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Diet diversification program for tribal women and children to be scaled up in South India

Enthused by positive nutritional outcomes among children and women in its first phase, activities of the Giri Poshana diet diversification program in Telangana, India, are set to be scaled up to benefit more of the state’s tribal population. Two years after it began, the Government of Telangana and ICRISAT’s Giri Poshana diet diversification program has shown how scientifically prepared traditional foods using millets, sorghum and pulses can significantly improve key nutritional parameters among children and women.

A recently initiated end-line survey concluded the first phase of the intervention in Integrated Tribal Development Agencies (ITDAs) of Bhadrachalam and Eturnagaram.

Before start of the program, a baseline survey showed that a quarter of the children in the surveyed group were stunted and wasted while a similar number of pregnant women were anemic.

To promote dietary diversity and ultimately improve nutritional outcomes, ICRISAT designed and implemented the diet intervention program by providing a combination of ready-to-cook and ready-to-eat meals to 7,400 children and women attending 416 Anganwadi centers (childcare centers in rural India where mothers are also involved) in the three ITDA areas. The meals include multigrain meal, sorghum (jowar) meal, multigrain sweet meal, nutri-cookies, energy bar and Jowar Bytes (a sorghum snack).

The supplemental food that was introduced in Telangana to combat malnutrition. Photo: ICRISAT

Dr Saikat Datta Mazumdar, Chief Operations Officer, NutriPlus Knowledge (NPK) Program, which is a part of ICRISAT’s Agribusiness and Innovation Platform (AIP), stated, “We found that children aged 3 to 6 in the target group were improving their wasting (low weight-for-age) and stunting (low height-for-age) scores. The percentage of mildly anemic pregnant women was also reduced significantly. This was observed during a midline survey of the project beneficiaries in January this year.”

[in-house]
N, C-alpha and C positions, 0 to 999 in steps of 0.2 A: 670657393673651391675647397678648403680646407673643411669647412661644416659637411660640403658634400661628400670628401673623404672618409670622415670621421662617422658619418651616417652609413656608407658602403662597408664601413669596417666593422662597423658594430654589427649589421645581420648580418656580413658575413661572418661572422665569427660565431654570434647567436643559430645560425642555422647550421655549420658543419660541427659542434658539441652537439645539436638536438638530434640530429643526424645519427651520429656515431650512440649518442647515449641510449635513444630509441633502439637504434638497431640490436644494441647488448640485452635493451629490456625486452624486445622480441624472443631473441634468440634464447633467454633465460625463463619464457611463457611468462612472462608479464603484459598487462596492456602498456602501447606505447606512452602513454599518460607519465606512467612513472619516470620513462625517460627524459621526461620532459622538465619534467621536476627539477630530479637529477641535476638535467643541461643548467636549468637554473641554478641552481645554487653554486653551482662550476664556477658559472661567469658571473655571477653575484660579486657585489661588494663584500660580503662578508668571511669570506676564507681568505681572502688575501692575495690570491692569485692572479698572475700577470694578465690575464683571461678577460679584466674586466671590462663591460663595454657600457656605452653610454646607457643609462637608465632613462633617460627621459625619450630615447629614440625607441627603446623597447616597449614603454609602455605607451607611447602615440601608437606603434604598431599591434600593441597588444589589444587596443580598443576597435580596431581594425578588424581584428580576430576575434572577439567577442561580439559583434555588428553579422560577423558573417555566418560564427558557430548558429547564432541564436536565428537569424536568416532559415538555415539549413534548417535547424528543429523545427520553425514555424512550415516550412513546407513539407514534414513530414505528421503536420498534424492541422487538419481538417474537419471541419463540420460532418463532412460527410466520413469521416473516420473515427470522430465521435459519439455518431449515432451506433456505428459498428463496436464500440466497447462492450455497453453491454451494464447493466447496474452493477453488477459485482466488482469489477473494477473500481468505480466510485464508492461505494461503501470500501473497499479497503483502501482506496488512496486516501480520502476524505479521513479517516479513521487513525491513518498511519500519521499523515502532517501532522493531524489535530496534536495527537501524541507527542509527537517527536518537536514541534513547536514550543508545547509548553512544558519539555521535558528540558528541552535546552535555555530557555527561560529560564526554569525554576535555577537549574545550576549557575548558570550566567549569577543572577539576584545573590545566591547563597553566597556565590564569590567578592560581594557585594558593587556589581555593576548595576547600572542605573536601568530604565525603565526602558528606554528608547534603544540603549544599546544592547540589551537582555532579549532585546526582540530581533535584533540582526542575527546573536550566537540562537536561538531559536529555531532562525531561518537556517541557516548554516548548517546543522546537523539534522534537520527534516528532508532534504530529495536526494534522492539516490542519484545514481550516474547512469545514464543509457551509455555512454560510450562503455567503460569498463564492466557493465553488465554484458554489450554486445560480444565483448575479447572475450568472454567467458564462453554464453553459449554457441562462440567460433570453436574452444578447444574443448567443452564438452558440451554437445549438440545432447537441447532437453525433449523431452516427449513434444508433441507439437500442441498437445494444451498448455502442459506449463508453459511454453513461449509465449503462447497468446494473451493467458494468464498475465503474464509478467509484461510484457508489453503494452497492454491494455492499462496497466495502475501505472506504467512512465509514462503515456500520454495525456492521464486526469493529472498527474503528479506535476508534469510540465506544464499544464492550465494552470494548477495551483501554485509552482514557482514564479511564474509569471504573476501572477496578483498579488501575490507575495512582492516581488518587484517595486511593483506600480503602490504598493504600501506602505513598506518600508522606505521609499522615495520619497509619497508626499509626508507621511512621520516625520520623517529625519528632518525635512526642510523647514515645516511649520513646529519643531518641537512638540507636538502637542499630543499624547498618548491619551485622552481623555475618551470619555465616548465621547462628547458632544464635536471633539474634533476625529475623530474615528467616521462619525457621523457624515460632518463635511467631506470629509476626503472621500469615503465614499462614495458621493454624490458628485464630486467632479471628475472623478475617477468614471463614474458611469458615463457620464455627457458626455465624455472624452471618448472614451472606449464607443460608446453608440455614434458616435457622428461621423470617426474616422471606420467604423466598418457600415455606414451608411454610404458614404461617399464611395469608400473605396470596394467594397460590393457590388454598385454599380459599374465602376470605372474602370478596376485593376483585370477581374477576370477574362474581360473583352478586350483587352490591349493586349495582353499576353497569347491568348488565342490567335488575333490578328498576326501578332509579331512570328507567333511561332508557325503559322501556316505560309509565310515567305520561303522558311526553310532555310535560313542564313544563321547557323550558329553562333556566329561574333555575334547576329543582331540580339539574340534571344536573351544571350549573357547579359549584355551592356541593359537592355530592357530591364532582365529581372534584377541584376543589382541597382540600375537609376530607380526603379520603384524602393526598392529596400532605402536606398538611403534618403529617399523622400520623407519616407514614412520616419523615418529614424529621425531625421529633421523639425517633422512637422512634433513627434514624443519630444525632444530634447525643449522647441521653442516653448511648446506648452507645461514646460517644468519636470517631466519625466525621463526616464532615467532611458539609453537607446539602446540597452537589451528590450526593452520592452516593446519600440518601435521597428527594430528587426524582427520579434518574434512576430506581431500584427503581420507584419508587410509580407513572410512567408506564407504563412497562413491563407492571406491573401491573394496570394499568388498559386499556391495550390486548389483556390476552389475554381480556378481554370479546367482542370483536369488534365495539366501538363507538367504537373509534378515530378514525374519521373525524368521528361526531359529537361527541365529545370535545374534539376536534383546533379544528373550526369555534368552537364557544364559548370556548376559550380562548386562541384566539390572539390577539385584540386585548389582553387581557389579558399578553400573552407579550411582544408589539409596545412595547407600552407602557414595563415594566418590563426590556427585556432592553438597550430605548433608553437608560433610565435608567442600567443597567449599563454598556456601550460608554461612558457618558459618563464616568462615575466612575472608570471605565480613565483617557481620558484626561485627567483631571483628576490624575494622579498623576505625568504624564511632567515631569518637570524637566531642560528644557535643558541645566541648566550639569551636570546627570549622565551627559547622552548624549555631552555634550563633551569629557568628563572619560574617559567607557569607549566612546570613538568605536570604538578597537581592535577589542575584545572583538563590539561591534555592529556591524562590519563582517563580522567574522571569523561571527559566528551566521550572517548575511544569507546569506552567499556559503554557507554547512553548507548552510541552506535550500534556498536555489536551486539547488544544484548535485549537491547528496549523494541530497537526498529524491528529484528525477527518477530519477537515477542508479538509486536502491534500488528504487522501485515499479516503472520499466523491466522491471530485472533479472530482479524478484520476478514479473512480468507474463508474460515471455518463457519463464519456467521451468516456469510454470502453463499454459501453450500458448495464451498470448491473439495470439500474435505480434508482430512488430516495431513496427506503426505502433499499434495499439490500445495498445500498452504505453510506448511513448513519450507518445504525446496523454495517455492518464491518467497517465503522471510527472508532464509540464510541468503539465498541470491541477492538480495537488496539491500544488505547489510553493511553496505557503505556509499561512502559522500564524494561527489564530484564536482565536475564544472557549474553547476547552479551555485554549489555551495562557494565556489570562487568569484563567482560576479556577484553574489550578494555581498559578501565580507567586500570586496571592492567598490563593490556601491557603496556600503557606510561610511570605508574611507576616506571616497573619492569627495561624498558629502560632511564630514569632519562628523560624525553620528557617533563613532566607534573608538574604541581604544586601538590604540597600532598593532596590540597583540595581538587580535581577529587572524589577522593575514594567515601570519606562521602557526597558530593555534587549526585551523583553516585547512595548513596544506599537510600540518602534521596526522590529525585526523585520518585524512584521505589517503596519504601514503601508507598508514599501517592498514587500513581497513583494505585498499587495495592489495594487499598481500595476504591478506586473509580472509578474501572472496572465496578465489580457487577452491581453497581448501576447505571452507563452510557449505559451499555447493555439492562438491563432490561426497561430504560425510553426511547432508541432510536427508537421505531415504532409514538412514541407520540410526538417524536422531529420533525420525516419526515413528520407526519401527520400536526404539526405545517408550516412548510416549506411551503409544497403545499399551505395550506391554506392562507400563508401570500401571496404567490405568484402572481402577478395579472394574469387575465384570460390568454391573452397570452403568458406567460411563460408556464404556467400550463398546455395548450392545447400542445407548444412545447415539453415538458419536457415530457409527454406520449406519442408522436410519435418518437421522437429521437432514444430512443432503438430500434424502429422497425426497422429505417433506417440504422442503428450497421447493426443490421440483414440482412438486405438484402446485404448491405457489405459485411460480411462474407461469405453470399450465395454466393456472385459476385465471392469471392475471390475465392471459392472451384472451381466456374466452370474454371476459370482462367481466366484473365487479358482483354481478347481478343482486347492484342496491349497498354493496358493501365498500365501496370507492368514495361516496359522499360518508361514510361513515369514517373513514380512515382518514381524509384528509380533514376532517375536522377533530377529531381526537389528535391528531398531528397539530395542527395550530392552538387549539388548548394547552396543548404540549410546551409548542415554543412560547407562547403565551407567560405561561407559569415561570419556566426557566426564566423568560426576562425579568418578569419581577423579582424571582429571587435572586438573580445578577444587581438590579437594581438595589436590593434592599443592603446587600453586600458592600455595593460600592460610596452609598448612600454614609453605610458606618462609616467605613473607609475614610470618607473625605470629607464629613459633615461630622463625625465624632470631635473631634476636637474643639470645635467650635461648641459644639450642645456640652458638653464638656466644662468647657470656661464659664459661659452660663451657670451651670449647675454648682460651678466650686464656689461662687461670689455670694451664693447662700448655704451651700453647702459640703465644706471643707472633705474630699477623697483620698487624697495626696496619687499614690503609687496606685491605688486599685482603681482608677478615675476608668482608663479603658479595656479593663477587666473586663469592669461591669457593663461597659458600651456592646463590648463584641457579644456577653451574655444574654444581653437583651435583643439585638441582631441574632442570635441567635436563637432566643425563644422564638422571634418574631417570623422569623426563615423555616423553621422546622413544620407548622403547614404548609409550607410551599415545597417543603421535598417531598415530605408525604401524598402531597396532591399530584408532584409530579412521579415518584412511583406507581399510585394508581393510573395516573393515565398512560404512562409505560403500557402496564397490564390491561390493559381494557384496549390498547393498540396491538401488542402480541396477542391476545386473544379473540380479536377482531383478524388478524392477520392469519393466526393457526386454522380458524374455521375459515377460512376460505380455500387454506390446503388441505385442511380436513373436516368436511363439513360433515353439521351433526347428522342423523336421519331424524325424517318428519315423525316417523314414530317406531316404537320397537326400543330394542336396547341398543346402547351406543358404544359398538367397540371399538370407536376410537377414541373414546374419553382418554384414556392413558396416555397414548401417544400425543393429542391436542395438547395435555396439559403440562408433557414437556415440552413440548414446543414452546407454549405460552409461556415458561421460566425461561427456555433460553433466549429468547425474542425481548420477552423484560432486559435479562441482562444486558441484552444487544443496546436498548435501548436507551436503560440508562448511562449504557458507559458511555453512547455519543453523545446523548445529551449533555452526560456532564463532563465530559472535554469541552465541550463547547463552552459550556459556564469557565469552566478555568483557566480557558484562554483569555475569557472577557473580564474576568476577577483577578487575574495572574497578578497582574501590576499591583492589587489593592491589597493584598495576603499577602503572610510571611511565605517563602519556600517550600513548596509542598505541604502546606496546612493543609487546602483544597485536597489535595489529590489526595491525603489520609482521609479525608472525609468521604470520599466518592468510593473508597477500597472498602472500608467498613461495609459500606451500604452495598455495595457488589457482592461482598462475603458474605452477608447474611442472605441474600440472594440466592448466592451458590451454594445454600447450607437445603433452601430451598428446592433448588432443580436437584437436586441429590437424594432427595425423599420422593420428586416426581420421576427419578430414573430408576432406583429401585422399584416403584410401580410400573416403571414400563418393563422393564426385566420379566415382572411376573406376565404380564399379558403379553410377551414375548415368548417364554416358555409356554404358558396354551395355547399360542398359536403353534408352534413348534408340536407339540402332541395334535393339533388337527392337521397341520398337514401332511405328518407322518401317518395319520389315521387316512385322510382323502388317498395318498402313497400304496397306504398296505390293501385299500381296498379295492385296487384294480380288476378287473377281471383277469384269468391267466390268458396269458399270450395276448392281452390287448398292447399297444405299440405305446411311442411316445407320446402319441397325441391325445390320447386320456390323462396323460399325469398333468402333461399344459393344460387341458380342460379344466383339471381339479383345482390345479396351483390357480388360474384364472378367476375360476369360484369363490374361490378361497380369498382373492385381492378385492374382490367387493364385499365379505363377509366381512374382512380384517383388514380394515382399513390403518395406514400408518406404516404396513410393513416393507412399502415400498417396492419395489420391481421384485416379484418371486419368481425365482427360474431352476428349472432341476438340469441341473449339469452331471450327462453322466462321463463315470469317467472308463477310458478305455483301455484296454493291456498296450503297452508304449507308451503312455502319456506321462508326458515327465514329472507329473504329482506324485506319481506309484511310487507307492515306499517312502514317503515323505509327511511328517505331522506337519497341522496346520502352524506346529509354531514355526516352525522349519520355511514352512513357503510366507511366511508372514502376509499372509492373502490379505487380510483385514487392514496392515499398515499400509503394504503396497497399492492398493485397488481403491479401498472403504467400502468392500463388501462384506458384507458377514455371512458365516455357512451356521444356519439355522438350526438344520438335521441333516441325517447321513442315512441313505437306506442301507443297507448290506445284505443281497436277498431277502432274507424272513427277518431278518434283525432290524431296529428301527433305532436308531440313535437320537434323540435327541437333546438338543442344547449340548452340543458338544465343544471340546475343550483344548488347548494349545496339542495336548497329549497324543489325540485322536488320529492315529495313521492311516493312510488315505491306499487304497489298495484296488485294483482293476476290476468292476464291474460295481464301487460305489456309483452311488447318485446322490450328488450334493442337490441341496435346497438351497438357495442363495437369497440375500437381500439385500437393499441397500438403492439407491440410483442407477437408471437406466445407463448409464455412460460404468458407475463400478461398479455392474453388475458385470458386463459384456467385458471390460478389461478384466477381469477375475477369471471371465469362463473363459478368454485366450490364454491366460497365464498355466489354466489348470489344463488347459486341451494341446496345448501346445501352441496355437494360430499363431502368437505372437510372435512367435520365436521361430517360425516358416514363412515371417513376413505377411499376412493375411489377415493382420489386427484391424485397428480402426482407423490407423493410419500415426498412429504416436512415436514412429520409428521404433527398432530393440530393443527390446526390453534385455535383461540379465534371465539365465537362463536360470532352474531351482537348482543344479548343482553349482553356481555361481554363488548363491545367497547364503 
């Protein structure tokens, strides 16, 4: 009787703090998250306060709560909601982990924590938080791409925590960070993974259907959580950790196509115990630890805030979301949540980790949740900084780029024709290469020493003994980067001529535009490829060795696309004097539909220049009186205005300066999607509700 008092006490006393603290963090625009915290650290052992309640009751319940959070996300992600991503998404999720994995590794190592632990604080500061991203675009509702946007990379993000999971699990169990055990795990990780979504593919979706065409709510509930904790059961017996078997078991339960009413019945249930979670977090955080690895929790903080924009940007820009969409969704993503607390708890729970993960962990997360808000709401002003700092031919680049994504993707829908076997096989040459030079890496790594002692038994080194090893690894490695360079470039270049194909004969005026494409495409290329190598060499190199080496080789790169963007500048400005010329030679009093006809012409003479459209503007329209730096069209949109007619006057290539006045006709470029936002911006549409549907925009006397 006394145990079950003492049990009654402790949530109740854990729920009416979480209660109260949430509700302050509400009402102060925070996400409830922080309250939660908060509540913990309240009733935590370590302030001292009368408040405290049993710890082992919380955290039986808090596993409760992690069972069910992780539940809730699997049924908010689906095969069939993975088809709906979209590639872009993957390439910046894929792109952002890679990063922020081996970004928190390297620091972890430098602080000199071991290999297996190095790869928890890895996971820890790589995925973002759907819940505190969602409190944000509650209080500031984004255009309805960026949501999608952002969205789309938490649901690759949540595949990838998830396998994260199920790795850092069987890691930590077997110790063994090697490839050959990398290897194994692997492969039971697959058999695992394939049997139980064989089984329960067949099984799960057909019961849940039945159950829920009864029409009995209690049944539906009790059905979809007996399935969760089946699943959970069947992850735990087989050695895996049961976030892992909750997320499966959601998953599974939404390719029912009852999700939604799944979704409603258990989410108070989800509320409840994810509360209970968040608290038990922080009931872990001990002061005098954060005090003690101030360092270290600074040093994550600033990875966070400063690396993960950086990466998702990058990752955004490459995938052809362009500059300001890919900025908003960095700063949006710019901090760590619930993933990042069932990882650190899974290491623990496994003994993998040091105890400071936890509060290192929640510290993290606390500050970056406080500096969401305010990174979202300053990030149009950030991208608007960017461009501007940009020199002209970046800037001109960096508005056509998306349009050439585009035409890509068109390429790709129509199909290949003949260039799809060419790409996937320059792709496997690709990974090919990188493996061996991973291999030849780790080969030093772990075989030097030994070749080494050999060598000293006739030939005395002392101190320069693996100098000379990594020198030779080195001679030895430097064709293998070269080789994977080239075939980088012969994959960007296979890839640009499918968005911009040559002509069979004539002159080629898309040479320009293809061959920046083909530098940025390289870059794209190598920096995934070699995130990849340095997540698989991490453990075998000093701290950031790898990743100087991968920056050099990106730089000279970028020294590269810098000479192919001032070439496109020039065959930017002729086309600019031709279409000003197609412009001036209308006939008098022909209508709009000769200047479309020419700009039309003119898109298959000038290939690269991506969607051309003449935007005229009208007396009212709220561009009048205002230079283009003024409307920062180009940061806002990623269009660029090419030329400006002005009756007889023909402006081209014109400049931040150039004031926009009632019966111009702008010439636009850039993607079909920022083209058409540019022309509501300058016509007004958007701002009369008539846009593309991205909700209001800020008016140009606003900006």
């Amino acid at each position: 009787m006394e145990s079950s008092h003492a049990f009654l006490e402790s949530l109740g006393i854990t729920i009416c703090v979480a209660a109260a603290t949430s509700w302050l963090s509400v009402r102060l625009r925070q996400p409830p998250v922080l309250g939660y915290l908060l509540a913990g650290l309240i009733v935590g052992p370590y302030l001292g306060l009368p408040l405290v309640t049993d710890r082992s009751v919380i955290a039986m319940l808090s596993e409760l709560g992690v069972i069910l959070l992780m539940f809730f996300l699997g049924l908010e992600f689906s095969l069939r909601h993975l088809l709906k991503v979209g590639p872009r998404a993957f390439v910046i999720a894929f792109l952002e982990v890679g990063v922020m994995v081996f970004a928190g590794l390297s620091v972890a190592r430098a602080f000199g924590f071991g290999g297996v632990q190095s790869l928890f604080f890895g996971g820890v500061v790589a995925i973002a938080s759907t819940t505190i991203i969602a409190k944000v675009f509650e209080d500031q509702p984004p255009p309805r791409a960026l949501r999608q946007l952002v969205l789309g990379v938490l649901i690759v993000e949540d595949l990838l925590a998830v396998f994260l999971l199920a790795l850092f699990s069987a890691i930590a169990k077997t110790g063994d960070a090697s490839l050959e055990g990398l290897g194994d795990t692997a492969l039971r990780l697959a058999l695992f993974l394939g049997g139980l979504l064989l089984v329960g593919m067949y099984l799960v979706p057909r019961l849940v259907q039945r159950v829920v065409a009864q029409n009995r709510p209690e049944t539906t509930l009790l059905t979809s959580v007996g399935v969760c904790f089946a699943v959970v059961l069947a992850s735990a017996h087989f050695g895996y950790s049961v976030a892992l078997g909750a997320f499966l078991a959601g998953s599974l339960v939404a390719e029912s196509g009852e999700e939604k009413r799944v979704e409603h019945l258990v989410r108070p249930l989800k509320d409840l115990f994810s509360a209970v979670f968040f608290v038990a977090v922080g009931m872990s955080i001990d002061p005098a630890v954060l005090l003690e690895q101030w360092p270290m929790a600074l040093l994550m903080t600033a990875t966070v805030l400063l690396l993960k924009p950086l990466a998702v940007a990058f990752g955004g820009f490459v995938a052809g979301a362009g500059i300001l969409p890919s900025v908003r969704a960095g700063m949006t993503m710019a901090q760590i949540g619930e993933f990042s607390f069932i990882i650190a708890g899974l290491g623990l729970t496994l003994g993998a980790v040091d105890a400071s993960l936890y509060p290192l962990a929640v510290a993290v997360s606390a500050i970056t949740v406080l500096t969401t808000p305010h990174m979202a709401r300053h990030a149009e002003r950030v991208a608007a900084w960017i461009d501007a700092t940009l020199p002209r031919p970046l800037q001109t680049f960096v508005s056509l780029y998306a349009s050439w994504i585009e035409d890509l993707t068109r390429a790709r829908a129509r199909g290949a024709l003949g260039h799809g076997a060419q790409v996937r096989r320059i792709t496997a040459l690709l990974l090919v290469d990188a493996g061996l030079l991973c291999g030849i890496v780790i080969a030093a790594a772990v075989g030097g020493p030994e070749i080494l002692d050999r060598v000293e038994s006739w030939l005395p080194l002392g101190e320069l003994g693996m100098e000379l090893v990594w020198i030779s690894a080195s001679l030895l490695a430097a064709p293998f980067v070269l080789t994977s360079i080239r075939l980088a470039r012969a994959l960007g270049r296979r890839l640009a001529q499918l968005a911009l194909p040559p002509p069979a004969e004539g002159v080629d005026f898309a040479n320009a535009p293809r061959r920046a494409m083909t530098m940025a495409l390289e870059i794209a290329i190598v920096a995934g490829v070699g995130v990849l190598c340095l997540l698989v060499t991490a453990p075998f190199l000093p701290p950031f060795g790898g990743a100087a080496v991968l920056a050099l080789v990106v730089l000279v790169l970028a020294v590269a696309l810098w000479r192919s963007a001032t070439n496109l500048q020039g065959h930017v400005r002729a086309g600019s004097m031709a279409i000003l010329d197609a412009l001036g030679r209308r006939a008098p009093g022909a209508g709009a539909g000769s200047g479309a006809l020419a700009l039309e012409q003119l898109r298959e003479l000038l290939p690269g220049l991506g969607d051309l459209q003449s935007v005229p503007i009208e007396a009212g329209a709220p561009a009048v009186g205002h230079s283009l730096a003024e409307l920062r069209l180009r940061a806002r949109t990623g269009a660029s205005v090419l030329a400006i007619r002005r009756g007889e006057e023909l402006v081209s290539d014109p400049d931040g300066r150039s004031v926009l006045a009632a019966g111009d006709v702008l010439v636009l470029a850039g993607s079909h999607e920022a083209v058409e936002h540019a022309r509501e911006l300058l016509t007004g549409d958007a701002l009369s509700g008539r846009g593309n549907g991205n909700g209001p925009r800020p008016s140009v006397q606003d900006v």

“I was unable to go to the Anganwadi center or the market due to the lockdown. So, we got the Giri Poshana food as take-home ration. Every day, I serve the food to my children. It is nutritious and keeps them healthy,” said Ms Sudi Gowthami, mother of a Giri Poshana beneficiary from Bhadrachalam.

After COVID-19 hit and lockdown began, the ready-to-cook foods were replaced with ready-to-eat foods (ragi jaggery cookies, peanut fried gram chikki and millet flakes mixture) in order to continue the feeding program.

“Children are having holidays due to the pandemic. Ravva (semolina), sweet meal and peanut chikki was delivered to our homes directly. Our children are healthy and gaining weight,” said Ms Choulam Ramadhevi, a mother of beneficiary children in Kannaigudem village.

Ms Ramadevi, a pregnant woman in Allapally block who used to attend the Raipadu Anganwadi center, said that the nutritious food has helped remain healthy during pregnancy. “There are six types of food viz. khichidi (porridge), sweet meal, peanut chikki, jowar kukure (crisps) and multigrain cookies. I gained weight and health by eating them. Cooking instructions for each type were explained by the Anganwadi teacher,” she said.

Foods for the intervention were developed based on consumption and cooking preferences, ease of production, ease of handling and distribution especially in emergency/pandemic situations. The need for products with enhanced shelf lives in remote tribal locations and availability of crops locally to ensure that the tribal communities are self-reliant in producing these foods also guided the development of the meals.

With the intervention showing improvement in dietary diversity and nutritional outcomes among tribal children and women, the Department of Tribal Welfare, Government of Telangana, and ICRISAT have now planned to scale up the intervention to cover additional populations in the ITDA areas. ICRISAT is also operationalizing eight food processing units to be run as sustainable business enterprises by tribal women-led collectives in the ITDAs to locally produce and supply these nutritious foods as part of its scale-up strategy.

For more on our work in the area of nutrition, click here.

This article was first published in ICRISAT Happenings October 23, 2020.

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